The Great Barrier Reef is a real paradise for divers, but this extremely diverse place can be admired not only by qualified swimmers.
The number of tourists coming to the marine park every year can make you feel dizzy – the number is close to 2 million. Although for the park’s authorities it is a real goldmine, there are voices of the opposition saying that huge numbers of tourists can negatively affect the functioning of the Reef.
Tour operators offer cruises on ships ranging in size from pontoons to luxury yachts. The boats have glass bottoms so that hikers can watch the phenomena taking place in GBR without any problems. The most affluent are targeted at underwater observatories and helicopter flights (not under water, of course, but above the surface, from where we have a view of a large area of the ocean).
Diving is the most popular form of tourism activity so far. The tourism plan in the marine park is geared towards ecological balance. Officially, we are dealing with so-called ecotourism.
The problem of this type of activity in the Reef area is the permanent, large platforms – tourist bases that resemble ships, which are also the habitat of birds that defecate directly into the water that surrounds the corals.
Bird faeces contain nitrogen, phosphorus, often DDT and mercury, which causes diseases in fragile stingrays. It has been shown that in areas without platforms, only about 1% of the corals suffer from this type of disease, while approximately 12% of the corals living under the platforms developed the diseases mentioned above.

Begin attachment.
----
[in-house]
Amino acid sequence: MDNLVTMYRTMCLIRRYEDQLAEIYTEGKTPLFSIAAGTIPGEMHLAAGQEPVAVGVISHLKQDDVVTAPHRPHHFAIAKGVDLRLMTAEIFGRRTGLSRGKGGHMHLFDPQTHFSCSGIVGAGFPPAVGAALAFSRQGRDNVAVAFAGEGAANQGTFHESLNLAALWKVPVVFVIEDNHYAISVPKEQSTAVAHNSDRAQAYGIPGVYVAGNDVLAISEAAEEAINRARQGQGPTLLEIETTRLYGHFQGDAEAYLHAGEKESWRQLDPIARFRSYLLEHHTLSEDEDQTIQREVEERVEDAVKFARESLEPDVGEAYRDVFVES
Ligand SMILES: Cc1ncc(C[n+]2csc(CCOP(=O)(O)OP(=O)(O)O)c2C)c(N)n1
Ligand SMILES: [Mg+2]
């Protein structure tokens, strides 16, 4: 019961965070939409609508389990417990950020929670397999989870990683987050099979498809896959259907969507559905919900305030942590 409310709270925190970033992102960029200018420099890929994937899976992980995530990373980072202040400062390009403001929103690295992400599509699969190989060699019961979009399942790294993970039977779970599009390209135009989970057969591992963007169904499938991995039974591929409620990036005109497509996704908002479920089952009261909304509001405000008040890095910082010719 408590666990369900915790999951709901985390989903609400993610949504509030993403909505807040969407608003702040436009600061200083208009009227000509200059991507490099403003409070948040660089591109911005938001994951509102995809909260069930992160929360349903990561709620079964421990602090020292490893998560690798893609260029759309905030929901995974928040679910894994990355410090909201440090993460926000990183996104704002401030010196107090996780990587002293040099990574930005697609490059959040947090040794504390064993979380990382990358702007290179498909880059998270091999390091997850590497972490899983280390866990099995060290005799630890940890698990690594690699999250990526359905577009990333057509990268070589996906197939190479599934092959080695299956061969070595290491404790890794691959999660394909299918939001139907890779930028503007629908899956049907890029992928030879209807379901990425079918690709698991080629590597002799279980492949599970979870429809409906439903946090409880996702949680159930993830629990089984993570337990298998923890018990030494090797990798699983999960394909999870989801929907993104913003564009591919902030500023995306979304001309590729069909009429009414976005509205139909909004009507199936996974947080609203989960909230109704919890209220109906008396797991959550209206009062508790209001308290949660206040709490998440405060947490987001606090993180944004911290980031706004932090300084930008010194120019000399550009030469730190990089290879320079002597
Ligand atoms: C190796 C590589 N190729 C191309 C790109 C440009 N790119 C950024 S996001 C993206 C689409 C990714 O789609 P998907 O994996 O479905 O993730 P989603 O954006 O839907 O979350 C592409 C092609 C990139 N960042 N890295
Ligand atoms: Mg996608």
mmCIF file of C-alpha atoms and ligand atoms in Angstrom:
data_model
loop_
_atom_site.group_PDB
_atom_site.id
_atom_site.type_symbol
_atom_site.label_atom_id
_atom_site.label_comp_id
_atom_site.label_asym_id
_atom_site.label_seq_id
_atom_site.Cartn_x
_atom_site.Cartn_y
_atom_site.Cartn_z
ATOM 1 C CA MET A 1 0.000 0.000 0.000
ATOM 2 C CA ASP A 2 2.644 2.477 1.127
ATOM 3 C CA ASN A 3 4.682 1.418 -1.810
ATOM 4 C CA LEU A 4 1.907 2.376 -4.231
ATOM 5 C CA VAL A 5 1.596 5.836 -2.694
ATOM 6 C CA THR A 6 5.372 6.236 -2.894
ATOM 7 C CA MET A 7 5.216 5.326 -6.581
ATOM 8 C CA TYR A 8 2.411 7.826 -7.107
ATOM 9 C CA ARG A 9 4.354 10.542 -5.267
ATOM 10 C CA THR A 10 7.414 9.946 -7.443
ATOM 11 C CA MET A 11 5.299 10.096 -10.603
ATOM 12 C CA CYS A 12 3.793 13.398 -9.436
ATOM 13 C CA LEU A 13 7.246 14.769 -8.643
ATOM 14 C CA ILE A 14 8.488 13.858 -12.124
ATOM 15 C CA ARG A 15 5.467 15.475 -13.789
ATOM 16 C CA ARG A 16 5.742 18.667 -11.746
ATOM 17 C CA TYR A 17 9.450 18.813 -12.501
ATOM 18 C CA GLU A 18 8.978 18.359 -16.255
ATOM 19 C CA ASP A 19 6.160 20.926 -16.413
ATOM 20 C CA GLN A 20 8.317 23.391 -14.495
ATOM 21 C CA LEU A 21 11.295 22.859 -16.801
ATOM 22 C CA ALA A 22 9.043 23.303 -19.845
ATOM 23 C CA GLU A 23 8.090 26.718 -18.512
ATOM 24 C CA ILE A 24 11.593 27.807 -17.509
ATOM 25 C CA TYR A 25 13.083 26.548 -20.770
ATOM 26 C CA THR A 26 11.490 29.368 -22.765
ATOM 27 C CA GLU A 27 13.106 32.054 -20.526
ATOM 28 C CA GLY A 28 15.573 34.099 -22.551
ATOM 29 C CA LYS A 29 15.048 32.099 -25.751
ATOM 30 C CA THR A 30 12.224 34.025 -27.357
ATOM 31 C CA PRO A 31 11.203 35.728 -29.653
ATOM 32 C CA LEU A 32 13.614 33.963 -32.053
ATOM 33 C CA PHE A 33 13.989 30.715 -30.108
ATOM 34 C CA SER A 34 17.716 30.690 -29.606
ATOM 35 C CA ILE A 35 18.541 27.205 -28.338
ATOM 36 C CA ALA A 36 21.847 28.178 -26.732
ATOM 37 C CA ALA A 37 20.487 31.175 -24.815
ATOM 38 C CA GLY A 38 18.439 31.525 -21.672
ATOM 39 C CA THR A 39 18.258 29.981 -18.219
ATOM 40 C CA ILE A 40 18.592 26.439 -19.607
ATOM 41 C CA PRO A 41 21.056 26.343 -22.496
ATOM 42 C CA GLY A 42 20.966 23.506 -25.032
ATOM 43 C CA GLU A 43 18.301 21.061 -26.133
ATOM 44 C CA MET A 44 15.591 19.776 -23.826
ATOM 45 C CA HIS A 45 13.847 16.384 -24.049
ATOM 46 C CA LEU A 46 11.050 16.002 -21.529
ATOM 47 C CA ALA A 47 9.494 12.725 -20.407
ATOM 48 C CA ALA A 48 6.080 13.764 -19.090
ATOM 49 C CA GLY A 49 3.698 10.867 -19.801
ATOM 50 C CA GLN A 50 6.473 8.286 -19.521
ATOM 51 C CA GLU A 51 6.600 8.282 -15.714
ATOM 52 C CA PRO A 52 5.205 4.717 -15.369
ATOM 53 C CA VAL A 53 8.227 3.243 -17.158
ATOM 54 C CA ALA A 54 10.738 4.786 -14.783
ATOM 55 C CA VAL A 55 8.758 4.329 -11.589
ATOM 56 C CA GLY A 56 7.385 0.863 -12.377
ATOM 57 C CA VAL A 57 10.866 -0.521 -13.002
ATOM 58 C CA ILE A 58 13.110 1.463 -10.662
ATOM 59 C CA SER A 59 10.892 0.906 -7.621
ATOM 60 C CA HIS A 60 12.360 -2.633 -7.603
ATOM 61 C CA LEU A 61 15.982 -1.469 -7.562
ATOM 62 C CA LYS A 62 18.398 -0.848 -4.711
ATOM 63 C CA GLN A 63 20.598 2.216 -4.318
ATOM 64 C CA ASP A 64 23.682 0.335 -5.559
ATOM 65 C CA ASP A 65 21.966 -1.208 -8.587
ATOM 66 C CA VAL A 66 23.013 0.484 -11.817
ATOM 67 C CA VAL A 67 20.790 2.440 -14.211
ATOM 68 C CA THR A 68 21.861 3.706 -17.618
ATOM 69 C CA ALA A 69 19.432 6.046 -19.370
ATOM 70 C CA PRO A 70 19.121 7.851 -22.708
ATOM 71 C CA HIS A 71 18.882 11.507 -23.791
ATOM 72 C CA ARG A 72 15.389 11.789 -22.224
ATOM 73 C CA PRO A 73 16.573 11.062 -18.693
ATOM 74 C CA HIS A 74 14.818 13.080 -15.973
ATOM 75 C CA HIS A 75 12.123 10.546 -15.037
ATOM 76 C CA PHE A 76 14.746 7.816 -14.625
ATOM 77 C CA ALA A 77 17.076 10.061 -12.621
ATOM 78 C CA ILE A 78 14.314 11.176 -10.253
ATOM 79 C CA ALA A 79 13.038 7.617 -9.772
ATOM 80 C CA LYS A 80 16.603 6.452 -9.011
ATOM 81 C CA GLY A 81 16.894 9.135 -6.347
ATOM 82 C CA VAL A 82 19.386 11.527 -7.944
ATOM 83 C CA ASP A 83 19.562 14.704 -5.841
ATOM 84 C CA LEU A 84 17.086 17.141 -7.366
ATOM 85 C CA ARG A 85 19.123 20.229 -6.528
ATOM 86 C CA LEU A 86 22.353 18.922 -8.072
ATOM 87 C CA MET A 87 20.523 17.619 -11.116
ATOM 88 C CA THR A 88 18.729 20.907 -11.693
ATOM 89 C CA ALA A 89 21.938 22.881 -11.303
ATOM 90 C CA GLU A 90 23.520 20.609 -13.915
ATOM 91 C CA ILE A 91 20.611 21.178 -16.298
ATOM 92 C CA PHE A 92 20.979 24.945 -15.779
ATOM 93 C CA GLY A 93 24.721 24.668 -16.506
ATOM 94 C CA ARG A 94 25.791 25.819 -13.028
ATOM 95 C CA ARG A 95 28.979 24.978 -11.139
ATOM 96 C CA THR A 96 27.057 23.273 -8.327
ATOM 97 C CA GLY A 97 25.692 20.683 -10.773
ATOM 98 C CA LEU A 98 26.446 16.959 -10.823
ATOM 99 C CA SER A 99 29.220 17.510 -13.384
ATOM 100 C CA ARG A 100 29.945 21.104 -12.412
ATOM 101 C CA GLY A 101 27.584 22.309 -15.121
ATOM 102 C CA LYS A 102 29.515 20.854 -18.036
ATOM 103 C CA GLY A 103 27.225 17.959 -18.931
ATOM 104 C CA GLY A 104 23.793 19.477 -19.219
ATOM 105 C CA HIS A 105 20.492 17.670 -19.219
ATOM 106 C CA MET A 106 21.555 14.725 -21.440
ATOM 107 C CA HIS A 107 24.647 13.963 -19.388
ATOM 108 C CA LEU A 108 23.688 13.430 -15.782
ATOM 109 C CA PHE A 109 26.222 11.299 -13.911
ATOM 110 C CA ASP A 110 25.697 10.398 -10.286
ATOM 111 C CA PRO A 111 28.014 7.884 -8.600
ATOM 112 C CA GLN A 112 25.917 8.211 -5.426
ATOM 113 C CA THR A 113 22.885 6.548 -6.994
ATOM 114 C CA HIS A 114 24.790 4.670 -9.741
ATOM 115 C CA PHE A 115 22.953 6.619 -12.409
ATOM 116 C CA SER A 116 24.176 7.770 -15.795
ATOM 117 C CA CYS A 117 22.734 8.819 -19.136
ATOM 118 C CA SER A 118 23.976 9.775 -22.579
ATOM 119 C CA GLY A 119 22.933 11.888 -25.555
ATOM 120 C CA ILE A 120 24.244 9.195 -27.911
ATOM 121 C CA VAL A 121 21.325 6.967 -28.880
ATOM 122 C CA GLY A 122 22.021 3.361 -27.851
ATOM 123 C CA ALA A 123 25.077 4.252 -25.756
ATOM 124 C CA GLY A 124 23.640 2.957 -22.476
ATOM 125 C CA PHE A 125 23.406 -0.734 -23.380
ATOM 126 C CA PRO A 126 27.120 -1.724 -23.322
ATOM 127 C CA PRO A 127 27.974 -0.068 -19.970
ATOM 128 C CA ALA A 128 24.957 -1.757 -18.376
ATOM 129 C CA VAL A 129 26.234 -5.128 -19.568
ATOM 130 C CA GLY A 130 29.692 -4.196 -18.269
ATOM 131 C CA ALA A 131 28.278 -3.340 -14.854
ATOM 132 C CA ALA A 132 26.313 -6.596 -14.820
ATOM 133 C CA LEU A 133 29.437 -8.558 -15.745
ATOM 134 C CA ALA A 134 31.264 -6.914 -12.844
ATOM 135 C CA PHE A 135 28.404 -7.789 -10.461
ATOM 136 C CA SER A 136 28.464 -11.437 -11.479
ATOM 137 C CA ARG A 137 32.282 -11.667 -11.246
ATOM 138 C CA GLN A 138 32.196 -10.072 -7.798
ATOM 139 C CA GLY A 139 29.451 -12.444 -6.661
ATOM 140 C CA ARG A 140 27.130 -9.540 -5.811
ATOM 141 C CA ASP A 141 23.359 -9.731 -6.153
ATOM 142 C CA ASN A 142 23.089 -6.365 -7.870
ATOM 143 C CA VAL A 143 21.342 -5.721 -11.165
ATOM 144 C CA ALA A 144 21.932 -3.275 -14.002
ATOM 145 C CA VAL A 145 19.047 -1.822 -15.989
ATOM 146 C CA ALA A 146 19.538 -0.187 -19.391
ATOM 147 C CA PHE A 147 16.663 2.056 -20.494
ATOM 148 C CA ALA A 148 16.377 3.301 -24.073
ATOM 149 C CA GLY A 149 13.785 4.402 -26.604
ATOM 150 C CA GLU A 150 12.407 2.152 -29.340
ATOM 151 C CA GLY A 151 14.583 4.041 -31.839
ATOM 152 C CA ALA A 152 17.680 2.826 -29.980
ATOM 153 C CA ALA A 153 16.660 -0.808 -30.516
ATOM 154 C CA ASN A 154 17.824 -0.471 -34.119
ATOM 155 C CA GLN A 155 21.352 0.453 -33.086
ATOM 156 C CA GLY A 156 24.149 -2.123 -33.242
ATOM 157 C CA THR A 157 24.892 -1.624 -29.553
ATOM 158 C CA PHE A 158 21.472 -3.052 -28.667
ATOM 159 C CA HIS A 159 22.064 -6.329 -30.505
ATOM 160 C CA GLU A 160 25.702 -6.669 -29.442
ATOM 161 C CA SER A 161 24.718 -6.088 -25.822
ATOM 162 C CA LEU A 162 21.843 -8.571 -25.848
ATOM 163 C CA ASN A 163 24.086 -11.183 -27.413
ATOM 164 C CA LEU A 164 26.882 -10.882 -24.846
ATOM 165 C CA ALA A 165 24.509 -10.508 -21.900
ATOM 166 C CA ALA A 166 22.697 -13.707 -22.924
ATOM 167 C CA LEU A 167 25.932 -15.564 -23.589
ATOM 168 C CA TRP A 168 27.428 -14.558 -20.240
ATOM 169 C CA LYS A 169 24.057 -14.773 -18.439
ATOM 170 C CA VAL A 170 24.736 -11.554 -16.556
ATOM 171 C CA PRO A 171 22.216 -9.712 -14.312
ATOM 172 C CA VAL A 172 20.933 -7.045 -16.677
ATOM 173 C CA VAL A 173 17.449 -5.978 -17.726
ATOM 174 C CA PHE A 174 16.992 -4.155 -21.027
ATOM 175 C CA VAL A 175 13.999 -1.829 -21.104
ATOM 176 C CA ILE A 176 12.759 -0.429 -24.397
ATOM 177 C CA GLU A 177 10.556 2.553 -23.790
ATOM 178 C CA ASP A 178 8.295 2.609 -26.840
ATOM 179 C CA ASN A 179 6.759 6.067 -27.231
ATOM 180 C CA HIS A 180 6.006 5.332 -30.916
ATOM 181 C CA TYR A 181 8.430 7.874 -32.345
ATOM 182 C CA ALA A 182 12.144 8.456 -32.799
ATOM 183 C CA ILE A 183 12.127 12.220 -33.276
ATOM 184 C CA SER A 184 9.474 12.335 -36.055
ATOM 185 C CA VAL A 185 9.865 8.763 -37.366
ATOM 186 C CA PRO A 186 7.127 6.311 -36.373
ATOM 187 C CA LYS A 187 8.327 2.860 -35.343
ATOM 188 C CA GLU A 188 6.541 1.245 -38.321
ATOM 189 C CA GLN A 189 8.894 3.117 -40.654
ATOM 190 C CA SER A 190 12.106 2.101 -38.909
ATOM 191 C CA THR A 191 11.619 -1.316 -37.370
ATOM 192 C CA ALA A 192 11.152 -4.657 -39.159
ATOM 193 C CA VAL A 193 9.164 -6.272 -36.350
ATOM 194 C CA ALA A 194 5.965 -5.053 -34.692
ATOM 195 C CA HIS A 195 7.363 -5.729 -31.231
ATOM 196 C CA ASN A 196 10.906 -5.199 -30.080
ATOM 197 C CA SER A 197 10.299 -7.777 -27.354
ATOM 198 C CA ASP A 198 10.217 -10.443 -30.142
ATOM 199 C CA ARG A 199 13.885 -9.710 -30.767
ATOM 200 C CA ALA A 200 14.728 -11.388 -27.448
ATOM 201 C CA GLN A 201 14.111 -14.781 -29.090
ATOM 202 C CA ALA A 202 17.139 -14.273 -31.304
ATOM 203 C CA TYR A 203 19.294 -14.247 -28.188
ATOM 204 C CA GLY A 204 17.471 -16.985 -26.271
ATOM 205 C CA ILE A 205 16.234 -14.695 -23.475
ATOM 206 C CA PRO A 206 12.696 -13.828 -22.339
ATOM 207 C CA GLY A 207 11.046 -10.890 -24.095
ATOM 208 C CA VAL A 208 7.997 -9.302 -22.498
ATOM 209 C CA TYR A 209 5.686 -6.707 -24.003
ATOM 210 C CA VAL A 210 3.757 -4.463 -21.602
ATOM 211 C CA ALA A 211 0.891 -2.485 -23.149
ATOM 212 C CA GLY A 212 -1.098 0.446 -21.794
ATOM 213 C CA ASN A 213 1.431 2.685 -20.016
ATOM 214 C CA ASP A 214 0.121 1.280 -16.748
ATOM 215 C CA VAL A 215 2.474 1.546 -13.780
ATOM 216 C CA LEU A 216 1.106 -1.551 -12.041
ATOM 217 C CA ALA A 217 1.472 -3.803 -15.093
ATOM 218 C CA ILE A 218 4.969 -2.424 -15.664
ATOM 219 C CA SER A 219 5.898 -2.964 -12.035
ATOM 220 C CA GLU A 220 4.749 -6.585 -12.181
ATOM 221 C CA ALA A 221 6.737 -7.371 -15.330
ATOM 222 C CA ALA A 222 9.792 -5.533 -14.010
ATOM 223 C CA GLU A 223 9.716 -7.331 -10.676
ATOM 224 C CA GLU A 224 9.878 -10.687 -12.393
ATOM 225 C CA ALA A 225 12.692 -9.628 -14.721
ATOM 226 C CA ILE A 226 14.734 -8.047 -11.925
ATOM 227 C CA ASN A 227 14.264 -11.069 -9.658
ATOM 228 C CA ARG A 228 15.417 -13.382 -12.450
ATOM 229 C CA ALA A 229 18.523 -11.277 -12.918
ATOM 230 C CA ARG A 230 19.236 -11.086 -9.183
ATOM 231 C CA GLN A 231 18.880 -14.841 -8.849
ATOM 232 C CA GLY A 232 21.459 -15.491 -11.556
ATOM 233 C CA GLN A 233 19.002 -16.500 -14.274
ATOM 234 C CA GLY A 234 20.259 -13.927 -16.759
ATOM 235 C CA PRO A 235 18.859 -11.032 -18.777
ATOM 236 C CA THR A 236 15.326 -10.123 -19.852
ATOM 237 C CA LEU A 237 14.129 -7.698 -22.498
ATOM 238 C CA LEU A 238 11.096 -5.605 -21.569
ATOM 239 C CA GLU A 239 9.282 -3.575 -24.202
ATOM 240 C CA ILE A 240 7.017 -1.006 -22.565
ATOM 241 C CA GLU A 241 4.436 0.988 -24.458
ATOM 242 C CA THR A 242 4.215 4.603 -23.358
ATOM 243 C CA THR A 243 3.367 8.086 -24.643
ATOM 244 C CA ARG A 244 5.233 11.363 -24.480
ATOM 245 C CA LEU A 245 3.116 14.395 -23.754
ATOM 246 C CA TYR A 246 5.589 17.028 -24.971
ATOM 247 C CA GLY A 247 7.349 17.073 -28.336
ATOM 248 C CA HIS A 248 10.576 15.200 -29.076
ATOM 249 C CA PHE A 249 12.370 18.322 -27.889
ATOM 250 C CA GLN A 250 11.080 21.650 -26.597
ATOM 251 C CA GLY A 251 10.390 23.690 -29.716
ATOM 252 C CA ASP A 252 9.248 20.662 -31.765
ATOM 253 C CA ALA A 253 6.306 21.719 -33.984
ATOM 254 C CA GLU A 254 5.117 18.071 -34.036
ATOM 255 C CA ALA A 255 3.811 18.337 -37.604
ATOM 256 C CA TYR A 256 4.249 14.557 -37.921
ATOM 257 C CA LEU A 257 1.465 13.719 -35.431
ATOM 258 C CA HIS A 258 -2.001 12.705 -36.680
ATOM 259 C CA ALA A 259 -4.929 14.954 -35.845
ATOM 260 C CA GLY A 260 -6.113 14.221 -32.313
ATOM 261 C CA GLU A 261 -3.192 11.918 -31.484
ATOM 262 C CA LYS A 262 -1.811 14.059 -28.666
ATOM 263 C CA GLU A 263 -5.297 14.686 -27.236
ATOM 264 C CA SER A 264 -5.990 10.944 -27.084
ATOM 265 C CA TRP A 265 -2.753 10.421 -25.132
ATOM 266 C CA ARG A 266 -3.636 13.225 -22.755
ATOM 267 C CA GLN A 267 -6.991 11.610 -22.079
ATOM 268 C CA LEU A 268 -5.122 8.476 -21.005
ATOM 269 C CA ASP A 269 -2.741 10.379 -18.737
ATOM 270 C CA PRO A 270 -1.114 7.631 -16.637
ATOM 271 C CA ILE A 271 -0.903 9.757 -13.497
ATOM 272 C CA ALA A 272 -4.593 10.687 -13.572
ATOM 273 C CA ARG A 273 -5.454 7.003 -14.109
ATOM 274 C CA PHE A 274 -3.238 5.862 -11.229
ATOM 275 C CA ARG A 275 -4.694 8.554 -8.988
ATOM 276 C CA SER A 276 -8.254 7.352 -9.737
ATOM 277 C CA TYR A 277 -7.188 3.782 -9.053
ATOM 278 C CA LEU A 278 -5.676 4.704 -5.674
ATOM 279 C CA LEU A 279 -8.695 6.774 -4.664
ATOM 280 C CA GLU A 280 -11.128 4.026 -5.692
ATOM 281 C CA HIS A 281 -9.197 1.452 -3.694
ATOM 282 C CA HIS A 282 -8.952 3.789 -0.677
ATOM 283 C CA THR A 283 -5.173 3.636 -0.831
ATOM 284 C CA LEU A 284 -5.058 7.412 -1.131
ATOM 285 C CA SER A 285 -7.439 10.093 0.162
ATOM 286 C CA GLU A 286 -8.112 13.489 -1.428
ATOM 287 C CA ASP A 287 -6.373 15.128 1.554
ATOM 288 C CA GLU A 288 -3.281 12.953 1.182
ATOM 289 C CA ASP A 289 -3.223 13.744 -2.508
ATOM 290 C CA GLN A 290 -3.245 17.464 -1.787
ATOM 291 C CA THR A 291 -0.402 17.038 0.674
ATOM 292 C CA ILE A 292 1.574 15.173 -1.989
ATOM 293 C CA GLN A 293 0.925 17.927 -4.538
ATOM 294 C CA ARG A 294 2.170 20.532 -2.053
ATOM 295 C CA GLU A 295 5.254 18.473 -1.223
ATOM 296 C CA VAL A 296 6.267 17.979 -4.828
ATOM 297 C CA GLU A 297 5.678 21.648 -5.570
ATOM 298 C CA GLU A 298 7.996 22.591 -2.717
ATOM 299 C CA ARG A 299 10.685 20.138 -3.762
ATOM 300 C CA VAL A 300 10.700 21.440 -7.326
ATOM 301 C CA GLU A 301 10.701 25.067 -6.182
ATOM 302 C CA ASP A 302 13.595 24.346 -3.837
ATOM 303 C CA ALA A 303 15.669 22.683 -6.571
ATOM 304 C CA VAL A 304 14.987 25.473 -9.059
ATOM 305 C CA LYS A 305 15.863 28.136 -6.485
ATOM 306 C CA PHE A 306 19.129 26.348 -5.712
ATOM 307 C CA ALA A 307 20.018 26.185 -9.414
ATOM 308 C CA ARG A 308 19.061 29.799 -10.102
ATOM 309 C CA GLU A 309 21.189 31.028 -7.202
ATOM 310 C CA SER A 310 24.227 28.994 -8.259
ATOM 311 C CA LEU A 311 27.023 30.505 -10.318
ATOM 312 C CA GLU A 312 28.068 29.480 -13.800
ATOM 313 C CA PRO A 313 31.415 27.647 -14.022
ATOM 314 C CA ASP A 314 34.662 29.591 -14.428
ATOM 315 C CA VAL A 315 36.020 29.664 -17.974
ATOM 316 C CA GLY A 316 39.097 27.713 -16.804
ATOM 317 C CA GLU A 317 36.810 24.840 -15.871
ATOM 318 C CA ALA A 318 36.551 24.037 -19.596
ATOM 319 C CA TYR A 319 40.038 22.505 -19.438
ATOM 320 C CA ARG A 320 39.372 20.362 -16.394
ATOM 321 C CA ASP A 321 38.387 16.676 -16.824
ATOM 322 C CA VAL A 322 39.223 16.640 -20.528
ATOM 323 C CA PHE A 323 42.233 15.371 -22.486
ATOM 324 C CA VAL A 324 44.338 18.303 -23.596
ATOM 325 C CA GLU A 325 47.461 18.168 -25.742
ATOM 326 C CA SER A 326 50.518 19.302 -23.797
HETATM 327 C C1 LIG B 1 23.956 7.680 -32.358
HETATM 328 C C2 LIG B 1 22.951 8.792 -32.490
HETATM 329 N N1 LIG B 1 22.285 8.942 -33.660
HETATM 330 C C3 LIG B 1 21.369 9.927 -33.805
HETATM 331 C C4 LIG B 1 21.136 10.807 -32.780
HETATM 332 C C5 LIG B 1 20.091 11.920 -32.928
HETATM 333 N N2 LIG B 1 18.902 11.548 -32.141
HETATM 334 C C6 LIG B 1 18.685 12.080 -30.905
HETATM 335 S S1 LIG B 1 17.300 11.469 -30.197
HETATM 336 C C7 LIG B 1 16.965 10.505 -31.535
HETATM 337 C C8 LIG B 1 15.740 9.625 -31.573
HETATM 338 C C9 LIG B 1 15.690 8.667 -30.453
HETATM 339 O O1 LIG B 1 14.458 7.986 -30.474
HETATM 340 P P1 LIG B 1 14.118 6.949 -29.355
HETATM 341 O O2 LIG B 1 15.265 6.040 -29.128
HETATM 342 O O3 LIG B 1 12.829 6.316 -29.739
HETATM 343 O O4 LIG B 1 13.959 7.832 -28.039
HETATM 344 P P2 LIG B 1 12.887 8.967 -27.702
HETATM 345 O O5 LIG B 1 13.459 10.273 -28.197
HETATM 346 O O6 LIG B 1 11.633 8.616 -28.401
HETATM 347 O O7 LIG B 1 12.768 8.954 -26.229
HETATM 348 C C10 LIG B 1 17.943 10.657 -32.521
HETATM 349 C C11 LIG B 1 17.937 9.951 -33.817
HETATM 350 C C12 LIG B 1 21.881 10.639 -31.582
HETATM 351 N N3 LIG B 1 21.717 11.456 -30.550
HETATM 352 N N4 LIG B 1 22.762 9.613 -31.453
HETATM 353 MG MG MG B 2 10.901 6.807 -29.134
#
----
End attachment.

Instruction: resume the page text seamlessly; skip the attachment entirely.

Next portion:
The Great Barrier Reef
- The Great Barrier Reef
- consists of 2,900 individual reefs
- and approx. 900 coral islands
- Great Reef area: 344,400 km2 (133,000 sq mi)
- Length of the Great Reef: 2,300 km (1,400 mi)
- Great Barrier Reef Marine Park was founded in 1975
Great Barrier Reef – interesting facts
- For centuries, GBR has existed in the minds of Australian Aborigines and the indigenous inhabitants of the Torres Strait islands. Both ethnic groups consist of about 70 tribes for whom the Reef is an important cultural element.
- The Great Barrier Reef is one of the seven wonders of the underwater world alongside such phenomena as Lake Baikal and the Belize Barrier Reef.
- The main threats to the survival of GBR are environmental changes, water pollution, and the rapidly reproducing crown-of-thorns starfish – a species of starfish that feeds on coral polyps. A 2000 study showed that the rapid growth of the Crown-of-thorns starfish had destroyed about 60% of the Reef’s living shell. In turn, the reasons for the increase in the population of this echinoderm are considered to be water pollution and the reduction in the number of predators as a result of overfishing.
- It is estimated that every year tourism in the area of the Great Reef generates approximately USD 6.4 billion and provides work for approximately 64 thousand people.
- Fishing in the Great Reef region generates $ 1 billion in income and employs 2,000 people.